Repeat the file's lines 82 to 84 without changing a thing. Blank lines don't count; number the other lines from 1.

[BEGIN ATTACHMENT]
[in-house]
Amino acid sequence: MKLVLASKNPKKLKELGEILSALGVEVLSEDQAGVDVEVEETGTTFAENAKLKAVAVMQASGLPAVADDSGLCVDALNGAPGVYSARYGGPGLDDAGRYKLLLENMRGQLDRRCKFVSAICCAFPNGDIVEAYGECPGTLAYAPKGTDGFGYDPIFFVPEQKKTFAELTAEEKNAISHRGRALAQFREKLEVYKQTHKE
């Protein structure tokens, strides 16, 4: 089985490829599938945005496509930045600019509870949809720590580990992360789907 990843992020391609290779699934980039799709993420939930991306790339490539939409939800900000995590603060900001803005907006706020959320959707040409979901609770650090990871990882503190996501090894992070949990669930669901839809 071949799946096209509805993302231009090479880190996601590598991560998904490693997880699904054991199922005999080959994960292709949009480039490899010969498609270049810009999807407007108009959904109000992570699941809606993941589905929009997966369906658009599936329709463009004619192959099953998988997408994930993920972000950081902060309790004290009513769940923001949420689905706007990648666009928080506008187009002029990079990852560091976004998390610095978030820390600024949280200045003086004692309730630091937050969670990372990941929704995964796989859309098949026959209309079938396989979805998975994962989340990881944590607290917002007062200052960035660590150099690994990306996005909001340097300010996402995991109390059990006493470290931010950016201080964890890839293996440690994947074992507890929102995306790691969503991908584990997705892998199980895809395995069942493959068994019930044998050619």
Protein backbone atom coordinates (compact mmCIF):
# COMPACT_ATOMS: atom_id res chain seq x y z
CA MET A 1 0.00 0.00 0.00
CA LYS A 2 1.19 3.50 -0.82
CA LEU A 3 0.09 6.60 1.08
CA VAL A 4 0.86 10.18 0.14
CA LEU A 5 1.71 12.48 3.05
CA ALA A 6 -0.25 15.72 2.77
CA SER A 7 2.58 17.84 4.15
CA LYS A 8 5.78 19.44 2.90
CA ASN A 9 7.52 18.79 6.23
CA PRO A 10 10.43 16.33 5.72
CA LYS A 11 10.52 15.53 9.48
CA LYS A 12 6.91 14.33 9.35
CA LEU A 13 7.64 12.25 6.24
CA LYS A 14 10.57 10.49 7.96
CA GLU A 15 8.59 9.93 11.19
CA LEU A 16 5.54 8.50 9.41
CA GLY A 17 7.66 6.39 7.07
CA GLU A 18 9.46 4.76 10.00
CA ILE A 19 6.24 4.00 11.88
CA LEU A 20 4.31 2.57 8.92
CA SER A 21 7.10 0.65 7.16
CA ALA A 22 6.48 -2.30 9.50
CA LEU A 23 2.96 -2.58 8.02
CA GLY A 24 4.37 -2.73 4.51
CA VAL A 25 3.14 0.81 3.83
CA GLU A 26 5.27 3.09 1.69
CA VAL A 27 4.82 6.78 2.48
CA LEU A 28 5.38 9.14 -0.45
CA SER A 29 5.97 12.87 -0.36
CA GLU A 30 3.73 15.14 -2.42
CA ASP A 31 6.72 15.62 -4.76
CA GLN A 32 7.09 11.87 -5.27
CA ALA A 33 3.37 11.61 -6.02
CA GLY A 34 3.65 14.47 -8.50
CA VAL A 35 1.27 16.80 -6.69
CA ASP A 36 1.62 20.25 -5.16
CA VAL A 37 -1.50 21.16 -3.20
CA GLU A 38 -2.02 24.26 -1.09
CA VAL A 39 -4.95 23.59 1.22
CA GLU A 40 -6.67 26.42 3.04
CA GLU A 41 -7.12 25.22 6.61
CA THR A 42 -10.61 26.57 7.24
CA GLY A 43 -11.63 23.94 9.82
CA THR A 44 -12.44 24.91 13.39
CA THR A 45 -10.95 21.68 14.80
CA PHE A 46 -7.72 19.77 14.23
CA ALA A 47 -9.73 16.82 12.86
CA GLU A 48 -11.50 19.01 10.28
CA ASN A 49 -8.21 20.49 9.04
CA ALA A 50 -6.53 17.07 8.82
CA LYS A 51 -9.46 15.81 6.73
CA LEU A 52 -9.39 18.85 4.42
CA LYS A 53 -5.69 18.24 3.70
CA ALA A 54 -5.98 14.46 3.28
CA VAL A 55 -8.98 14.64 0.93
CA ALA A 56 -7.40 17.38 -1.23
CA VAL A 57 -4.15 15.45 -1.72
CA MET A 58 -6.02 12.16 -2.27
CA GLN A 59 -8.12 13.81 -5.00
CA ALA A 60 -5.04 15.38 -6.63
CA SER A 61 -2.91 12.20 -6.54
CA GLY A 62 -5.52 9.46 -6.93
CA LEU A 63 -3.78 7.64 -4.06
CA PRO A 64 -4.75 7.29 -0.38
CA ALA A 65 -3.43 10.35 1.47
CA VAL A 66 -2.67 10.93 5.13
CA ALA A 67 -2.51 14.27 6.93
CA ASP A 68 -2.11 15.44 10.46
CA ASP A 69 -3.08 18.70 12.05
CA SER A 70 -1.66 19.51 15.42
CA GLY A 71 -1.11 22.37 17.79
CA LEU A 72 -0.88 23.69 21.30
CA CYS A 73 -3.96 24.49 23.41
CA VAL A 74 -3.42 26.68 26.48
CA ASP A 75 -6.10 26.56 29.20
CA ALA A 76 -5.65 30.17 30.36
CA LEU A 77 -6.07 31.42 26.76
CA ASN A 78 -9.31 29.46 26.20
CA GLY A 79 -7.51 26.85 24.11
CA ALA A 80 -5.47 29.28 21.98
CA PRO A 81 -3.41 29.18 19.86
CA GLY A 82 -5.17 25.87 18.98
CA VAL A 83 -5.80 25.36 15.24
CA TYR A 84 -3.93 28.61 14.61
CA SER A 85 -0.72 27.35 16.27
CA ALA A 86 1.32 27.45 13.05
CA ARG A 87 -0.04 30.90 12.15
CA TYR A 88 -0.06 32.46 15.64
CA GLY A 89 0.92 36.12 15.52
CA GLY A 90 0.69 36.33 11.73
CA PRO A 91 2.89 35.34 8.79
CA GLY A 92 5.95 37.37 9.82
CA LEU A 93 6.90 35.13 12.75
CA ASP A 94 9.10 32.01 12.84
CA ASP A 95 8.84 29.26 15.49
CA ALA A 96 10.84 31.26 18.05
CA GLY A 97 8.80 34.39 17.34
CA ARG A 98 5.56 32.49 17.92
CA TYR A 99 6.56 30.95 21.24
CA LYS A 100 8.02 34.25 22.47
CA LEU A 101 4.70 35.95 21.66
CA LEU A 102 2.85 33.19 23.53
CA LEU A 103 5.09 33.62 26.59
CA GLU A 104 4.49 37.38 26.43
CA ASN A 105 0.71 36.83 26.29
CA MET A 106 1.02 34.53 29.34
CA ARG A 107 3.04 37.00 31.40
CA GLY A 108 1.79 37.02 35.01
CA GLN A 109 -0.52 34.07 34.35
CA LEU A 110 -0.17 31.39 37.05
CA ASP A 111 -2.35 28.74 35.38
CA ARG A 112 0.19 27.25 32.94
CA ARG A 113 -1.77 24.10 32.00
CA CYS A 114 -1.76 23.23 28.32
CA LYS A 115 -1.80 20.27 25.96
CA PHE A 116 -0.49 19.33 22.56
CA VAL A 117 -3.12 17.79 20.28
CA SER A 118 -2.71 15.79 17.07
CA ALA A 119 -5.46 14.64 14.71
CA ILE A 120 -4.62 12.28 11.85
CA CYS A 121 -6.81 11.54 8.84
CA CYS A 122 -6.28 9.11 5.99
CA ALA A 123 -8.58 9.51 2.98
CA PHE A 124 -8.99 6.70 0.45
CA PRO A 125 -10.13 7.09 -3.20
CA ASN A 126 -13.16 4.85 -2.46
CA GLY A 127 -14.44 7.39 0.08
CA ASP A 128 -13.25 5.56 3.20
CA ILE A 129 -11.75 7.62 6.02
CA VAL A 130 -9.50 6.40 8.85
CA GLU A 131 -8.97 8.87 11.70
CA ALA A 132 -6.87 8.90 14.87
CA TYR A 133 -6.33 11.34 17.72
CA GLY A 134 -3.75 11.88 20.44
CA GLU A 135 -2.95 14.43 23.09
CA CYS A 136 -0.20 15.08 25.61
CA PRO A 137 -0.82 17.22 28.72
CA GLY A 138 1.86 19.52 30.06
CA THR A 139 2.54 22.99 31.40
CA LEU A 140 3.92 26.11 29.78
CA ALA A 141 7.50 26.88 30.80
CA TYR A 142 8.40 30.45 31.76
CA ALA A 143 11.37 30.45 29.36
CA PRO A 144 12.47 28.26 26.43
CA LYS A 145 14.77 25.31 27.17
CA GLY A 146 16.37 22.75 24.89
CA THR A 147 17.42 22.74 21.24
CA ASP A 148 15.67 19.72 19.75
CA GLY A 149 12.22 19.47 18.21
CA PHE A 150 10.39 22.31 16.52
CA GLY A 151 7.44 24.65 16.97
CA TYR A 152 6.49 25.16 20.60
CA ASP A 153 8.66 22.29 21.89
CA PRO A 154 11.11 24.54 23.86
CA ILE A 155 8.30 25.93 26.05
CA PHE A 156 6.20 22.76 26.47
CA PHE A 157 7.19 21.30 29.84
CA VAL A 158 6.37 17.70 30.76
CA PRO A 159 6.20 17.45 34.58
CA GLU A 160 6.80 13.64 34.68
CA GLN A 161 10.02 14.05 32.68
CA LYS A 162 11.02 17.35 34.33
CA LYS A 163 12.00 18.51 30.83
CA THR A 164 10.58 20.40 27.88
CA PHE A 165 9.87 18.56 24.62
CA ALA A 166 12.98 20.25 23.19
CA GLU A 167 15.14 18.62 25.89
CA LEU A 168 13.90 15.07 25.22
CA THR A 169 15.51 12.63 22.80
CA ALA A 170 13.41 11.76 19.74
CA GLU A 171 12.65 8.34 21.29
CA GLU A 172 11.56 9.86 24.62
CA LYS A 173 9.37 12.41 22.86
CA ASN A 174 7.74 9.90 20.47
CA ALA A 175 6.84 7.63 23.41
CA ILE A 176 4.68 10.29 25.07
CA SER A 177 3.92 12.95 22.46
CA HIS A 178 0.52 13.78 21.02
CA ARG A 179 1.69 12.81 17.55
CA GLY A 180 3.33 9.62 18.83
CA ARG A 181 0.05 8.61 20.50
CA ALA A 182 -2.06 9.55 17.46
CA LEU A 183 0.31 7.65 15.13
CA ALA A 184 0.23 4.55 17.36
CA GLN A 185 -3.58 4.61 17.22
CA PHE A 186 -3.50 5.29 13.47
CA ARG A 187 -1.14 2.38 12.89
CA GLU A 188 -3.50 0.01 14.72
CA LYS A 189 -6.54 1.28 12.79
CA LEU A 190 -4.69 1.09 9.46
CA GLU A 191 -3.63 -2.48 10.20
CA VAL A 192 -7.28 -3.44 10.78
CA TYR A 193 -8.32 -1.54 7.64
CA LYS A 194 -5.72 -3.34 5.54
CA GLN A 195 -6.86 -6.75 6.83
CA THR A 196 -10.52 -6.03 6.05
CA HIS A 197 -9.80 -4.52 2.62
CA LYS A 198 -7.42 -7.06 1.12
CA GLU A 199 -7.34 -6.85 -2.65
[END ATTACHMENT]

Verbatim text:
CA LEU A 77 -6.07 31.42 26.76
CA ASN A 78 -9.31 29.46 26.20
CA GLY A 79 -7.51 26.85 24.11